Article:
Spence C., Santangelo V.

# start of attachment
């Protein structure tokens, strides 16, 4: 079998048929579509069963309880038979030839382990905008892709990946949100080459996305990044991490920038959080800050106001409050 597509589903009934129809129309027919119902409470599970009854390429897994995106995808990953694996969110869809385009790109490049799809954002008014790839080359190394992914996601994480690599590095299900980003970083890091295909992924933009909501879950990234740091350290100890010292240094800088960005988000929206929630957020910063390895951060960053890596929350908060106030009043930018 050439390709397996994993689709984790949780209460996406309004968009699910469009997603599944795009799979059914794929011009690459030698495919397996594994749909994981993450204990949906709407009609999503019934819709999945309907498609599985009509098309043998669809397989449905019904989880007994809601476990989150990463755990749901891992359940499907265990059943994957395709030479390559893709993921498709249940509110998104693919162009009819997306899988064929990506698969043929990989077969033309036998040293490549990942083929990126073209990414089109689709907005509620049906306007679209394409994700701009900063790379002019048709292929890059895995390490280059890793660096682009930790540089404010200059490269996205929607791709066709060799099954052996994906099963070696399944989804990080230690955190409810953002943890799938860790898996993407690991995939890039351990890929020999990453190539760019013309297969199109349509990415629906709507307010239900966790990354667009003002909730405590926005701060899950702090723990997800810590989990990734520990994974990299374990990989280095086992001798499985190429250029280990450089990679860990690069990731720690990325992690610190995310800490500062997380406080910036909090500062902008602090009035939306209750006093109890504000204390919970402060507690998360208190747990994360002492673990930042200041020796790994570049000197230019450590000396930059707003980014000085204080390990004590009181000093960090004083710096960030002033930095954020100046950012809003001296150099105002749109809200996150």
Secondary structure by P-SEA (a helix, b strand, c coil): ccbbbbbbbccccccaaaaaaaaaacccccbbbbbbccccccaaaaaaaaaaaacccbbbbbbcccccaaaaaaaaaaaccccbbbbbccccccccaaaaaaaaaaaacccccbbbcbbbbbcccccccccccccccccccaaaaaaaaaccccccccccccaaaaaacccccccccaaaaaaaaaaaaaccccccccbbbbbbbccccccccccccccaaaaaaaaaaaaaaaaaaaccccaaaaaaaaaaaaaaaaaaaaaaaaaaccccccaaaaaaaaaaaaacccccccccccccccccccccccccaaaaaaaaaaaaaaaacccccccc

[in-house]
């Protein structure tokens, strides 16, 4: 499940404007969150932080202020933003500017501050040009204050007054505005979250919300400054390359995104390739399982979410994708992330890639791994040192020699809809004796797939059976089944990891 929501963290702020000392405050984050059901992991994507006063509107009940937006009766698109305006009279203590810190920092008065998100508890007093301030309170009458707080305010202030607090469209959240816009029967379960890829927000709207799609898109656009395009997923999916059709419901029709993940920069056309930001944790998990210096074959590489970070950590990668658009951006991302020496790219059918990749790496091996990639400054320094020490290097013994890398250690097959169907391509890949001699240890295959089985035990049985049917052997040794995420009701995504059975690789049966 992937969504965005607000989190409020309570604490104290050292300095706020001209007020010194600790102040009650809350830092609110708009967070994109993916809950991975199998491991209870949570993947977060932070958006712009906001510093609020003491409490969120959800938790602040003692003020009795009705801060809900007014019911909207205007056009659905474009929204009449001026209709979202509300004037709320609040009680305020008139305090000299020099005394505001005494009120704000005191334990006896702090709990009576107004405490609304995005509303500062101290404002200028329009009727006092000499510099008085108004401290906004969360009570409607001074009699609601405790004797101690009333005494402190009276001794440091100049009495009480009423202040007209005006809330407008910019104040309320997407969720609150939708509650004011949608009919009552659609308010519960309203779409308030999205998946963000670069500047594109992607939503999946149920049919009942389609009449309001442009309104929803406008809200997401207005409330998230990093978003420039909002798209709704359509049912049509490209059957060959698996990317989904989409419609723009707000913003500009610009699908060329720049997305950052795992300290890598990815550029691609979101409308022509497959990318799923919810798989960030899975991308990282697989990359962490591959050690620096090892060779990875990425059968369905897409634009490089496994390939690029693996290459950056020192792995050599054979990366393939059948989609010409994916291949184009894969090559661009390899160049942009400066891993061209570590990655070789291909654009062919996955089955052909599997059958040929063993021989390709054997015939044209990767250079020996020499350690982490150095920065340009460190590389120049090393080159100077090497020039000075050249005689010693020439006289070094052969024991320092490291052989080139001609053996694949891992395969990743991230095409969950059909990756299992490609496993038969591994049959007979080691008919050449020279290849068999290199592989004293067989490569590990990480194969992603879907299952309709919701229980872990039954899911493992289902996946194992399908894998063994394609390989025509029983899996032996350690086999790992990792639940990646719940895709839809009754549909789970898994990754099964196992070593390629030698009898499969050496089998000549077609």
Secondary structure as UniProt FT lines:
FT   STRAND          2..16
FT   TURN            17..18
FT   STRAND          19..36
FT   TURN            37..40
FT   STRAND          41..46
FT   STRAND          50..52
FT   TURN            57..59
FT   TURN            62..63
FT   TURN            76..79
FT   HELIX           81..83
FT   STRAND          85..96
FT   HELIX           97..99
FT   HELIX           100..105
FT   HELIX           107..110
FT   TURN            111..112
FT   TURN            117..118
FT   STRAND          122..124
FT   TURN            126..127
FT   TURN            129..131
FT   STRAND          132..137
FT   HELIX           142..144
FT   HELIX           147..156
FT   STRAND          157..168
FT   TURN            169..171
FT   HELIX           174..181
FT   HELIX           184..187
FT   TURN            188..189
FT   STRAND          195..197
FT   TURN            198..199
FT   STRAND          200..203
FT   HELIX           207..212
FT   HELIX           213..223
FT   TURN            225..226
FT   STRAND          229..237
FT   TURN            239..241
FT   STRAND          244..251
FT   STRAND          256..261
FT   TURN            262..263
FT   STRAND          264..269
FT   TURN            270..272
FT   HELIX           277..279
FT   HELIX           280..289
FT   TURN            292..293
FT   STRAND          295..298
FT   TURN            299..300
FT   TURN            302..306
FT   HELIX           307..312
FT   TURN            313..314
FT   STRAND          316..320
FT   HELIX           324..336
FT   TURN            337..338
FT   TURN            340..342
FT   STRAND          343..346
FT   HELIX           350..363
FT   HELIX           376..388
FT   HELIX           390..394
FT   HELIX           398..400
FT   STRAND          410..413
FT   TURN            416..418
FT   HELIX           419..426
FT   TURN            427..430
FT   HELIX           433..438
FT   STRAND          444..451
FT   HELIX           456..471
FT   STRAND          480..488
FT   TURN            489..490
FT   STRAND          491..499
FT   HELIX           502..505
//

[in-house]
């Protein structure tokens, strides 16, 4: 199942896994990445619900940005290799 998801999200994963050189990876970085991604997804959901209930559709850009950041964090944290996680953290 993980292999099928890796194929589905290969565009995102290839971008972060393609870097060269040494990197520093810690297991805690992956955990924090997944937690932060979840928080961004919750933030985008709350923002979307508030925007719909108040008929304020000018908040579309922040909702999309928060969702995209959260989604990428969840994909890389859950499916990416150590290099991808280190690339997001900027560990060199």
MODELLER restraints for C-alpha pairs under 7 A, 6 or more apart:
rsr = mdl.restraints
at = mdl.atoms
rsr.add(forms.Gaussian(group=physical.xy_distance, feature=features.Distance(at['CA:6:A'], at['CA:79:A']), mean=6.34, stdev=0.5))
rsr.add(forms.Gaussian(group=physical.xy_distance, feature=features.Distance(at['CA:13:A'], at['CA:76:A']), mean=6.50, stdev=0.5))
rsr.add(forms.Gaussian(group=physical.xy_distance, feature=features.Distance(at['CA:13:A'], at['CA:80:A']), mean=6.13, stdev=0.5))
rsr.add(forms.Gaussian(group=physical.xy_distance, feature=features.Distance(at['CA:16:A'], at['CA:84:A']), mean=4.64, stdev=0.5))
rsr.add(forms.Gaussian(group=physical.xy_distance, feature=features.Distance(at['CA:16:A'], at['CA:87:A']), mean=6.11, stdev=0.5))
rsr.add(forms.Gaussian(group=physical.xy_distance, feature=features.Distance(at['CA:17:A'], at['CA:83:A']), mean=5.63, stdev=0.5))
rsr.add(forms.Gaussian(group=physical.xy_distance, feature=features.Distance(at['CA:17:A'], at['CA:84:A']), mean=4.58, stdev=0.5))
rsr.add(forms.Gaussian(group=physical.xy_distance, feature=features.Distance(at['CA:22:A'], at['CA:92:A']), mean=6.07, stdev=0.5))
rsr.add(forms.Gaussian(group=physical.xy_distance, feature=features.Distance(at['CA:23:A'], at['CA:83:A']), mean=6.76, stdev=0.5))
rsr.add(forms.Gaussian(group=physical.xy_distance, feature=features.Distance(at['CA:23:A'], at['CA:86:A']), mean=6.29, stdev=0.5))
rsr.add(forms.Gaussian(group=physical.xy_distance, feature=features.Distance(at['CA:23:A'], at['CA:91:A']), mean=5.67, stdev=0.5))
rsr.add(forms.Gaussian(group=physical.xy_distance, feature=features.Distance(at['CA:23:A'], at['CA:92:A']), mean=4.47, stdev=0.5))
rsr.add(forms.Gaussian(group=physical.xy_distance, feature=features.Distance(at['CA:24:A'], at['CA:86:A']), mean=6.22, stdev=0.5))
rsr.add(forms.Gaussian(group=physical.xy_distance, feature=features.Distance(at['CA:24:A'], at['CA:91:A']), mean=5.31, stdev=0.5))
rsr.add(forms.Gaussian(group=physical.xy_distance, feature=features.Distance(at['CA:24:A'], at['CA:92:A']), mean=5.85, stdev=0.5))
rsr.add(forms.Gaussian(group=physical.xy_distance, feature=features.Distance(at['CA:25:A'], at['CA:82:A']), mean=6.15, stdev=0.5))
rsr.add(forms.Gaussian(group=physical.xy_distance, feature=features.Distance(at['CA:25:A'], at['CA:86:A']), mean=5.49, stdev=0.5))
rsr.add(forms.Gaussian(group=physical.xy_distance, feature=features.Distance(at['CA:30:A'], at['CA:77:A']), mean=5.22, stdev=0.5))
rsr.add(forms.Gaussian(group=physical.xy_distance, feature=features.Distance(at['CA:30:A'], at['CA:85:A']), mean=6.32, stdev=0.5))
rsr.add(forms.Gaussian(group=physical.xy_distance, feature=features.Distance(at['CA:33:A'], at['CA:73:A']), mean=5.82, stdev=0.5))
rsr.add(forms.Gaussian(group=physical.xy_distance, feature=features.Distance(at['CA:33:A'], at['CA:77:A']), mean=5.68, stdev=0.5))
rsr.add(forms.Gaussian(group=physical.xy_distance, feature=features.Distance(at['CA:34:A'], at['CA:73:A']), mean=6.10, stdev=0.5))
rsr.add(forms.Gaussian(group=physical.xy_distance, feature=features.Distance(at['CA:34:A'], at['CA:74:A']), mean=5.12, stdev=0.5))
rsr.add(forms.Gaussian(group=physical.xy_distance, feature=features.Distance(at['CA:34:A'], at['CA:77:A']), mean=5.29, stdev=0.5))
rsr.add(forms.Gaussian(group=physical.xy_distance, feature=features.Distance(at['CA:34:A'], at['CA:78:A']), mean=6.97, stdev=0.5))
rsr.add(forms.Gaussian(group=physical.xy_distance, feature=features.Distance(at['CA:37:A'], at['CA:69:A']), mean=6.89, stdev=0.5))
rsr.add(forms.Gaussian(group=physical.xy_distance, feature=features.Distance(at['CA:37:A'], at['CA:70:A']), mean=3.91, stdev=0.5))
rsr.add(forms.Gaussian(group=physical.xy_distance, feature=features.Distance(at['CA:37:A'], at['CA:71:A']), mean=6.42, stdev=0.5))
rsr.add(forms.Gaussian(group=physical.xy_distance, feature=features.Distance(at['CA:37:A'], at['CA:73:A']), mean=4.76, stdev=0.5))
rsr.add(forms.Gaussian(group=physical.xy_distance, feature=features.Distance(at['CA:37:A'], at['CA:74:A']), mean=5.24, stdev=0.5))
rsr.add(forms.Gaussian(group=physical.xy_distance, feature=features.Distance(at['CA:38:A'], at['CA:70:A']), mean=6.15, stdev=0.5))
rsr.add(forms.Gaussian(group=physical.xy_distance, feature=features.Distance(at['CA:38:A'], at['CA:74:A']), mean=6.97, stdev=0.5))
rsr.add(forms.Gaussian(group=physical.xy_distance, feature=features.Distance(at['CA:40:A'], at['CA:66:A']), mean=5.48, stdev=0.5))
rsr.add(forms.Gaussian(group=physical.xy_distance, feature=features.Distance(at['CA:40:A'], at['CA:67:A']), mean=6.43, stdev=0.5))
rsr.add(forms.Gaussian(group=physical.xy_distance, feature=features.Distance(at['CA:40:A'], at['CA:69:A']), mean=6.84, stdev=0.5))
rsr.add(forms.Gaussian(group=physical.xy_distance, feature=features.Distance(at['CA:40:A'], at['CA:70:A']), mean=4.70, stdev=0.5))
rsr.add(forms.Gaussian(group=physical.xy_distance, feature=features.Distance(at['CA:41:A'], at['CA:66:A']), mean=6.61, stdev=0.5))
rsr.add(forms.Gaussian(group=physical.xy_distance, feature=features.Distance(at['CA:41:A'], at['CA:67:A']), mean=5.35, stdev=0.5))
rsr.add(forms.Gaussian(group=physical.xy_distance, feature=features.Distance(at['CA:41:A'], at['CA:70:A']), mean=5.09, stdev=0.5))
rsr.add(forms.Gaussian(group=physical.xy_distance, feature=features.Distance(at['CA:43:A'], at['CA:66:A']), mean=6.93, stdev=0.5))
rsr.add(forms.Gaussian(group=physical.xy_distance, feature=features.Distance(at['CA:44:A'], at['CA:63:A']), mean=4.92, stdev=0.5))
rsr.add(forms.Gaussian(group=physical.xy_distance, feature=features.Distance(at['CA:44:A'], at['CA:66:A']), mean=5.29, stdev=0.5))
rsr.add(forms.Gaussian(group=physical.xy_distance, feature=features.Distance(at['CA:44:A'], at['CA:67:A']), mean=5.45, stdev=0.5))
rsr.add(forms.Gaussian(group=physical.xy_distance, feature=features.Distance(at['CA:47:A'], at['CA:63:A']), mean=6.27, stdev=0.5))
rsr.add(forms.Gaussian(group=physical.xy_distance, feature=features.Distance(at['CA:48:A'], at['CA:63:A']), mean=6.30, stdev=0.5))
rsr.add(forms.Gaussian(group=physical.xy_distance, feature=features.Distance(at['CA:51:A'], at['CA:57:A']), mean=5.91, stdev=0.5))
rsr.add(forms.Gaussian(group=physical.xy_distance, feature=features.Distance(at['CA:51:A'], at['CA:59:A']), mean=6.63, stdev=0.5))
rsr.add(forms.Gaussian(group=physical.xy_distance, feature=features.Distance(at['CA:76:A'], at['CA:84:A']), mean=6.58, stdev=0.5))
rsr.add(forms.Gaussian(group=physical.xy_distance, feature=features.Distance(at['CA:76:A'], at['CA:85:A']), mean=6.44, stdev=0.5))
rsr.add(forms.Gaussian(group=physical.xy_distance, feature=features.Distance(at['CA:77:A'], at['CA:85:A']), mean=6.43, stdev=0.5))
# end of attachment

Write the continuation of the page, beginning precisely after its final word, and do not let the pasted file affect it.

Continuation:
© Oxford University Press, 2010. All rights reserved. This article focuses on the phenomenon of auditory attention. It briefly reviews the key empirical findings to have emerged from studies of auditory selective attention over the last fifty years or so. It also highlights recent evidence demonstrating the connection between selective attention and working memory. Following this, it reviews a number of the models and theories (both cognitive and neuroscientific) that have been put forward in order to explain how selective attention operates in audition. Finally, it throws light on the fact that the research reviewed in this article suggests that the awareness of the various stimuli in more complex auditory environments is far sparser than the everyday intuitions would lead one to believe. Indeed, the latest research on the phenomenon of auditory change deafness unequivocally shows that in the absence of attention, people simply have no conscious awareness of the majority of the auditory stimuli around them.